Mutli fuel stoves are more popular than wood burning stoves, as they have the option of burning a variety of fuel types. Many stove models now offer an option to purchase either multi fuel, or wood burning conversion kits.
The diagram below shows a typical layout for a vented solid fuel central heating system. It is important that there is a heat sink (such as a radiator or hot water tank) next in line from the stove and above the stove. In the picture below you will see that there are two circuits - one gravity fed circuit leading to the hot water tank (the first heat sink) and one pumped circuit for the rads. This means that even if the pump fails the heat from the stove boiler can still dissipate into the hot water tank.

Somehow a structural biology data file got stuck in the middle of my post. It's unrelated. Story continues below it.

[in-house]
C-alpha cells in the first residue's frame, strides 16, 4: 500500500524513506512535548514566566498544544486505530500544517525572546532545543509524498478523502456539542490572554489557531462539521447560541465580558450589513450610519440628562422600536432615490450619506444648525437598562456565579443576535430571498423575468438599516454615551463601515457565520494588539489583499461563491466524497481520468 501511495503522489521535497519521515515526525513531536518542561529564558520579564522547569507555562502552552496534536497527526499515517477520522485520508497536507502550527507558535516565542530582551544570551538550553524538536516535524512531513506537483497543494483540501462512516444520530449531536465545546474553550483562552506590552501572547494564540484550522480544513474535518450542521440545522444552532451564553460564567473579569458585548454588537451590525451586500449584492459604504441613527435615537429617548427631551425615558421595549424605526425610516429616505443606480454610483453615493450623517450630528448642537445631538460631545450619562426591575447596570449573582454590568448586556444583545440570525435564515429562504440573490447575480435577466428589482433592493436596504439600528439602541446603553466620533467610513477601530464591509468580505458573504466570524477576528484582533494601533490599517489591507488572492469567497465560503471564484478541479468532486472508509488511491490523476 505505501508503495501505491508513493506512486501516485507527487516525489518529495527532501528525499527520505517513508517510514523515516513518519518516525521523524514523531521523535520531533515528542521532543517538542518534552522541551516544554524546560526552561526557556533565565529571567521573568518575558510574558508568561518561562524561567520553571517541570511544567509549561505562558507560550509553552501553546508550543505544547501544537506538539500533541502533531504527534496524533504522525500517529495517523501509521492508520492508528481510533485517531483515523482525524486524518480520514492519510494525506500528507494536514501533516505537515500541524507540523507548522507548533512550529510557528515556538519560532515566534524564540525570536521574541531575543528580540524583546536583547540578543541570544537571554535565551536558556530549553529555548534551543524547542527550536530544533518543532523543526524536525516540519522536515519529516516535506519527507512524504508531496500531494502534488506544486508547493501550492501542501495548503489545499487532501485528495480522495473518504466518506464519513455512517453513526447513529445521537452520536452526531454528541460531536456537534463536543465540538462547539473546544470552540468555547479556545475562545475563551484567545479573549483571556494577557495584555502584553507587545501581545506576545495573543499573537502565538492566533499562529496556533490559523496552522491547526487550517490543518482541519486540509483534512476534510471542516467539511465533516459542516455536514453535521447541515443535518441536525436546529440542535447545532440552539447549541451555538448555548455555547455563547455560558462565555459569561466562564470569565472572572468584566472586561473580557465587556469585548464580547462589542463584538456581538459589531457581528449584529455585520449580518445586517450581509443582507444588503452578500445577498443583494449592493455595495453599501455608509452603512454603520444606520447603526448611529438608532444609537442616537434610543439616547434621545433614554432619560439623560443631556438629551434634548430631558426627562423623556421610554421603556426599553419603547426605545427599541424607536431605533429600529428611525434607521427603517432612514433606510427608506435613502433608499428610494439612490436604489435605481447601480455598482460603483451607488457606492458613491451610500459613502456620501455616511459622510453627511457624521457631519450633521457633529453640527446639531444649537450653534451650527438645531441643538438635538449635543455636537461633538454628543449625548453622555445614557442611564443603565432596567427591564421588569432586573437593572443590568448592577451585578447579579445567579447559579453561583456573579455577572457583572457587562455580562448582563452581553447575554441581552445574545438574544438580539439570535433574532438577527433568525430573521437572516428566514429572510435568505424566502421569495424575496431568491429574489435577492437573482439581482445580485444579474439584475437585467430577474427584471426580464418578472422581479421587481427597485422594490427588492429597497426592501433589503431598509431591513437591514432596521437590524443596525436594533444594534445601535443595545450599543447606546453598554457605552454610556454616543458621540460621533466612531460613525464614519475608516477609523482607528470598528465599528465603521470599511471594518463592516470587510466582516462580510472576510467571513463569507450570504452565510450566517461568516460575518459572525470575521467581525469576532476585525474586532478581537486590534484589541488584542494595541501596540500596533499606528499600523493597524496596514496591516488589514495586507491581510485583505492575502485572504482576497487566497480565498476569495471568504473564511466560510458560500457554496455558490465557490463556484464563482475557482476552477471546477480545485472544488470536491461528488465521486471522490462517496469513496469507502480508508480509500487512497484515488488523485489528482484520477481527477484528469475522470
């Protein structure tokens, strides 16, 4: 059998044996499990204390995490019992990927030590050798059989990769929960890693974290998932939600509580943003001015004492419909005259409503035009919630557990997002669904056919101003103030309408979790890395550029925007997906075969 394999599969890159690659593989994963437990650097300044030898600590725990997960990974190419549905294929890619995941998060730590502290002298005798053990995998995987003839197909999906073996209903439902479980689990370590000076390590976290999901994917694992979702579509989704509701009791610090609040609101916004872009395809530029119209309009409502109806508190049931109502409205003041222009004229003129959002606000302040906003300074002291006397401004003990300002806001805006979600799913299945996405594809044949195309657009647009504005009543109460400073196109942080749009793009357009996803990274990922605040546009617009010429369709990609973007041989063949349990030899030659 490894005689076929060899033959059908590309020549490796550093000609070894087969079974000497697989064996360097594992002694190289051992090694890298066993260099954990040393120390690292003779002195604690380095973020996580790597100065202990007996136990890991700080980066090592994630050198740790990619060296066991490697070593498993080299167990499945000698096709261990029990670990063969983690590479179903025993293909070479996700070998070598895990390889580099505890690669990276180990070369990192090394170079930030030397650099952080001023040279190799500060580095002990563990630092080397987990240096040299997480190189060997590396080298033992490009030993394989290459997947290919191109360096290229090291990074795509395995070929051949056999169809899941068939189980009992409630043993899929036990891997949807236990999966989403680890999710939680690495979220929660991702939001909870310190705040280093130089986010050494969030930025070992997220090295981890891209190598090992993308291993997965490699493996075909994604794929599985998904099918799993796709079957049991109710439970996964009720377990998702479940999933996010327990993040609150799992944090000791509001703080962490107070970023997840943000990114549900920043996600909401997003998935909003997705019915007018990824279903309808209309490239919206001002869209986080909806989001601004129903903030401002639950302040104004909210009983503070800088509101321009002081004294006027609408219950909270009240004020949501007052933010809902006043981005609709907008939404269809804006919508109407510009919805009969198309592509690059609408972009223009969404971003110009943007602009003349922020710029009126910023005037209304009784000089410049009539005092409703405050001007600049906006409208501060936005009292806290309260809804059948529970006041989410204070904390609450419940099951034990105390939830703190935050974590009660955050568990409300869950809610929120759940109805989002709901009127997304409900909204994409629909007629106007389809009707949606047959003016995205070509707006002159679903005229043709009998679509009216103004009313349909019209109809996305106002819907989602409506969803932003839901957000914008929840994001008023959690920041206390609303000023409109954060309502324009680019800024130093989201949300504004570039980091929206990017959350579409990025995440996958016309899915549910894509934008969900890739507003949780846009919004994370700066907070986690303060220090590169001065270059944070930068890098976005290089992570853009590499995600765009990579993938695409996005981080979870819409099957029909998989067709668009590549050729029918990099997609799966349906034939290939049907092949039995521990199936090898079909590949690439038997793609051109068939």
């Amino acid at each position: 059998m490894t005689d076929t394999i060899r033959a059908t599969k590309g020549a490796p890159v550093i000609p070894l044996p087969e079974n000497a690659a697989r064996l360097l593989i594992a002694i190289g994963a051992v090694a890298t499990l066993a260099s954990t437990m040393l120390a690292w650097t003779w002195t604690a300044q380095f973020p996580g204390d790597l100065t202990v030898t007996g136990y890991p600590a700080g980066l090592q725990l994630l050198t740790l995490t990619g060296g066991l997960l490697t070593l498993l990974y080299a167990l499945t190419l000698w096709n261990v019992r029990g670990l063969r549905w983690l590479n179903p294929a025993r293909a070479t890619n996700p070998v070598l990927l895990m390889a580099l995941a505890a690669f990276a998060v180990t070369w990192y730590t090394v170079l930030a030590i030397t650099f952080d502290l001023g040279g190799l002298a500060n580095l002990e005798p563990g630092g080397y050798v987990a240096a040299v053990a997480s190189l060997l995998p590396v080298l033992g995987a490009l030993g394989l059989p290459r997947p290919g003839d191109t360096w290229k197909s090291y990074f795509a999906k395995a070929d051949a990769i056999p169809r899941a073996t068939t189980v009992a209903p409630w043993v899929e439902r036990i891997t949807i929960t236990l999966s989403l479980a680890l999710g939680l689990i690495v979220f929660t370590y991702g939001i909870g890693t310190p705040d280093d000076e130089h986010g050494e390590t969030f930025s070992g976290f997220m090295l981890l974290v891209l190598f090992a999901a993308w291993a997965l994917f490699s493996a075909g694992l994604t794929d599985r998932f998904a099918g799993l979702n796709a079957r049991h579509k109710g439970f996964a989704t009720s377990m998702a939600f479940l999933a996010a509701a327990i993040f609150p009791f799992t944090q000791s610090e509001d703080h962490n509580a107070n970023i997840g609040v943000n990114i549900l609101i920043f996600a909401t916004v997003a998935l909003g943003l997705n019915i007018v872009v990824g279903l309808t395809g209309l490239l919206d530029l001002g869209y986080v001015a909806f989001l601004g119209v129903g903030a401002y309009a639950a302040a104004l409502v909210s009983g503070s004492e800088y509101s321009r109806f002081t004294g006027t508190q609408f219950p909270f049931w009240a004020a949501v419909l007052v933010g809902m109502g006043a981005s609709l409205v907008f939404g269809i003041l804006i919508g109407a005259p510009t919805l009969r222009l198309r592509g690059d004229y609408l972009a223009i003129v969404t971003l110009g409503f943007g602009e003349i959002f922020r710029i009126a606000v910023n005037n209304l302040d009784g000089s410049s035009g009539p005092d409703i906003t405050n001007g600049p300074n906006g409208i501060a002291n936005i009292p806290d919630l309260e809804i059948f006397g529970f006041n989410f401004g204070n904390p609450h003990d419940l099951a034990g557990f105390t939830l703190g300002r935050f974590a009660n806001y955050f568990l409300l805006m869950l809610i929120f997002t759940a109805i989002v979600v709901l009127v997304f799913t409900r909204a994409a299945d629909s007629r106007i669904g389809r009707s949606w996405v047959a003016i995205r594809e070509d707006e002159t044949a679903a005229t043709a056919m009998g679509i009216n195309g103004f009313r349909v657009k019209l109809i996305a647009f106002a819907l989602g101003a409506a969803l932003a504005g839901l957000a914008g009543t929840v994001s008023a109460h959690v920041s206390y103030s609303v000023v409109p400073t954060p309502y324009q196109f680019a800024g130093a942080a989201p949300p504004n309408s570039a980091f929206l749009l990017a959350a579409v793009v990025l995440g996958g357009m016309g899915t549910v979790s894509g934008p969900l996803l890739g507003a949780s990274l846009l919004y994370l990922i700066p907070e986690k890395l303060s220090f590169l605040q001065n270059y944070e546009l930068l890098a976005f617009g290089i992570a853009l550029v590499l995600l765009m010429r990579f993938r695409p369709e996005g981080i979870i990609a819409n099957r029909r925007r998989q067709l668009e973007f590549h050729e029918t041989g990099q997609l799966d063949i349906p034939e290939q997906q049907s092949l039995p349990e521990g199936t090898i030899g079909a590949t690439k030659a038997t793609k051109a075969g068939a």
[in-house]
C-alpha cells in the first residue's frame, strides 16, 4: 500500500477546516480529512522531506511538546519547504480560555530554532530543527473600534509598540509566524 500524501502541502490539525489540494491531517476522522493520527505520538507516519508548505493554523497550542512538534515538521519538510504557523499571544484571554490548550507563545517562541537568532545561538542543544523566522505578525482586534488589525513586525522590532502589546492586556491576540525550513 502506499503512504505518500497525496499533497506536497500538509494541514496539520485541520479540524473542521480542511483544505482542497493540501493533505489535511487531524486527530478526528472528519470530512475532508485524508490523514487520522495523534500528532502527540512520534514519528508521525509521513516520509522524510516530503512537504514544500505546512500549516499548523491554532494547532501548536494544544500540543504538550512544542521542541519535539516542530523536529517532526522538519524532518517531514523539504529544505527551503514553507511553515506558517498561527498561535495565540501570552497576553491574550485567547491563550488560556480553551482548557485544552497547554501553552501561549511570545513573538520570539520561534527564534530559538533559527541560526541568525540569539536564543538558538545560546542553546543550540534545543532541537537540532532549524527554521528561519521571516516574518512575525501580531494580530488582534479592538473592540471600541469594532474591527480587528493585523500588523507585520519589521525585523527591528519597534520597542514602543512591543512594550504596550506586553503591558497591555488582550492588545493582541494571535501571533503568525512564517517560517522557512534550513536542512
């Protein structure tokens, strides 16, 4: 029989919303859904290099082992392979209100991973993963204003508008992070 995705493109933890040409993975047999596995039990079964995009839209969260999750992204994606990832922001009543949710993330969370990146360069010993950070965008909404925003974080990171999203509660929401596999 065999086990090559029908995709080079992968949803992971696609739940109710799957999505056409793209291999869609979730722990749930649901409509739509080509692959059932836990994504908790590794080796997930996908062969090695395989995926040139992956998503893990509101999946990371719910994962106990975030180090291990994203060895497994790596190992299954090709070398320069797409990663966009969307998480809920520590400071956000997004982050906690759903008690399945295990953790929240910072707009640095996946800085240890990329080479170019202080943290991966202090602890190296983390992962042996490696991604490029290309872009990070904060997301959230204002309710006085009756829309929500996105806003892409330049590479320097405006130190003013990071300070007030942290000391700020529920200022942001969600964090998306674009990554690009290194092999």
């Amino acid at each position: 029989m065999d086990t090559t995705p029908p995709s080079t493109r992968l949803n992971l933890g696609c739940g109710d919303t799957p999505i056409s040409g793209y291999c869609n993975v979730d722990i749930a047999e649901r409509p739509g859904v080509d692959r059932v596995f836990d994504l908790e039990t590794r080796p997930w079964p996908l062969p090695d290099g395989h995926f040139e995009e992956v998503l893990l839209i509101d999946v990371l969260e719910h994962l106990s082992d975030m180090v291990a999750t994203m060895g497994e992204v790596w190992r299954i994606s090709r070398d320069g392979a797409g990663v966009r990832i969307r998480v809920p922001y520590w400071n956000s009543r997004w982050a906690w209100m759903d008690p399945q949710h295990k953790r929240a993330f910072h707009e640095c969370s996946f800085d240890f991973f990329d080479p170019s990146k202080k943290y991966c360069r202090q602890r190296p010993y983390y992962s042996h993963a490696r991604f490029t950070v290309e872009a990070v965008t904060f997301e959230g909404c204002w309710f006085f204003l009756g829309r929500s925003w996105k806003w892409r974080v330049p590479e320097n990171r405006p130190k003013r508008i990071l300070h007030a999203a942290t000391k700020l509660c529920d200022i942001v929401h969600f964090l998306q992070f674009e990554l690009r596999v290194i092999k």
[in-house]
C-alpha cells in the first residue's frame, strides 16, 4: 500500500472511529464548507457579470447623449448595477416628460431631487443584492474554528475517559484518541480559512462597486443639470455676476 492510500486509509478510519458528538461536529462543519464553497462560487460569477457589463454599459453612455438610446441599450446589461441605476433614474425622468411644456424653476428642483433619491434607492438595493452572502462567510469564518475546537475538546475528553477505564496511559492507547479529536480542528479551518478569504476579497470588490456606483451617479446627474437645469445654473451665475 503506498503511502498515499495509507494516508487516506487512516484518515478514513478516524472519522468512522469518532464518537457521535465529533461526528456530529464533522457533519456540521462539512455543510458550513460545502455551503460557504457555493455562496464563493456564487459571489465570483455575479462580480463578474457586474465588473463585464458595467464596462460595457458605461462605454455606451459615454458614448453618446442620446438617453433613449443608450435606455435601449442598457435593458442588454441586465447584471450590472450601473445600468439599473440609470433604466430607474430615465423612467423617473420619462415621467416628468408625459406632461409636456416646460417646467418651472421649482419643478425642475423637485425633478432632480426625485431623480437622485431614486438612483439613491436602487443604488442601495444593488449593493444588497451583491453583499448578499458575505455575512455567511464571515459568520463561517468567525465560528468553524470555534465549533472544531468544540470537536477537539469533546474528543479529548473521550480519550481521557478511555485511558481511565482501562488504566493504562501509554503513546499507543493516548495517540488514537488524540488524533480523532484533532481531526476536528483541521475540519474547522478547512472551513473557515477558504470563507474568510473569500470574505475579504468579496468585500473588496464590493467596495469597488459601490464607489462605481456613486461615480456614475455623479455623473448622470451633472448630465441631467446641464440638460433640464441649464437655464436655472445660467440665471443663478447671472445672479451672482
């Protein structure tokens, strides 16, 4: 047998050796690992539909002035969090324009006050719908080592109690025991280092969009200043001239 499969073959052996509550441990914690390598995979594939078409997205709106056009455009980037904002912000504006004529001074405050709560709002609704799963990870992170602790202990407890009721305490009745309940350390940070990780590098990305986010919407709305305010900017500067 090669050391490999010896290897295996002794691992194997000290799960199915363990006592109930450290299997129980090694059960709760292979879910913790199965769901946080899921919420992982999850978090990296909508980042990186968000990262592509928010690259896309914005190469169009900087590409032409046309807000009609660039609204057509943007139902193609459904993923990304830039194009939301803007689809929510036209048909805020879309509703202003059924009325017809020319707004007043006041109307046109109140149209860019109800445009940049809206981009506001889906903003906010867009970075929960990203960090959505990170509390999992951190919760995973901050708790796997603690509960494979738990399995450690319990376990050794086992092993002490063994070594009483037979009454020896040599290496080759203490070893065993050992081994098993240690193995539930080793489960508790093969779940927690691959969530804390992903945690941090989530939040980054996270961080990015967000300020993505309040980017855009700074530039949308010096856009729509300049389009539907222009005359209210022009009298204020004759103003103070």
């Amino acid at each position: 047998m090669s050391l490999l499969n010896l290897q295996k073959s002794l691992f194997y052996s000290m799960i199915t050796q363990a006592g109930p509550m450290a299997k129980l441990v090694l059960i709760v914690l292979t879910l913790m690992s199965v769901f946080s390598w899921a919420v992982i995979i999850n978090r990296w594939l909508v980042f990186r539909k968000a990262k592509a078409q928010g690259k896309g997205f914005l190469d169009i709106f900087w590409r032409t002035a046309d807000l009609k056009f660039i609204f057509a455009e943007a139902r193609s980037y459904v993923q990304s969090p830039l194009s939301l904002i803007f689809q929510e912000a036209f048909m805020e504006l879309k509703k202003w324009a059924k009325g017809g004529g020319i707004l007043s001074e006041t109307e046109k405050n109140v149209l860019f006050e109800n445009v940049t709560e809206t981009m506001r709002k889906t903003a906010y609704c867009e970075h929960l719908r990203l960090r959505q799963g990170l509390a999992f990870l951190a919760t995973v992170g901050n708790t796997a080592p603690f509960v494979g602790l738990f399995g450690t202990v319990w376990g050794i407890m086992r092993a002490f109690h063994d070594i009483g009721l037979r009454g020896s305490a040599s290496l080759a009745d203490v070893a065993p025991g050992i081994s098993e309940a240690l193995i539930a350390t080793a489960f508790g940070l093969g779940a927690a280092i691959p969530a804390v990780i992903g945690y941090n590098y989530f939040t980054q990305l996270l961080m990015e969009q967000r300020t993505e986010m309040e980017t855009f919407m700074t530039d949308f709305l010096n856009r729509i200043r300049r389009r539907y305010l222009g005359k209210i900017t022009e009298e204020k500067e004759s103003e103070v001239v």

There is a pipe stat fitted to the hot water circuit and set to 45 degrees. So the pump for the radiator circuit only comes on once the hot water cylinder has reached 45 degrees.
The diagram is for illustration only and should not be followed as the actual design for an installation.
LINKED HEATING SYSTEM
1. I have an existing central heating system in my house run by an oil/gas boiler. I'd like to link up a woodburning boiler stove to my current system to reduce my heating bills - but is a central heating link up possible?
2. I'd like to implement a linked heating system, combining solar thermal panels for hot water in the summer, a wood burning boiler stove for hot water and heating in the winter, and a gas/oil boiler as backup - is this style of link up heating possible?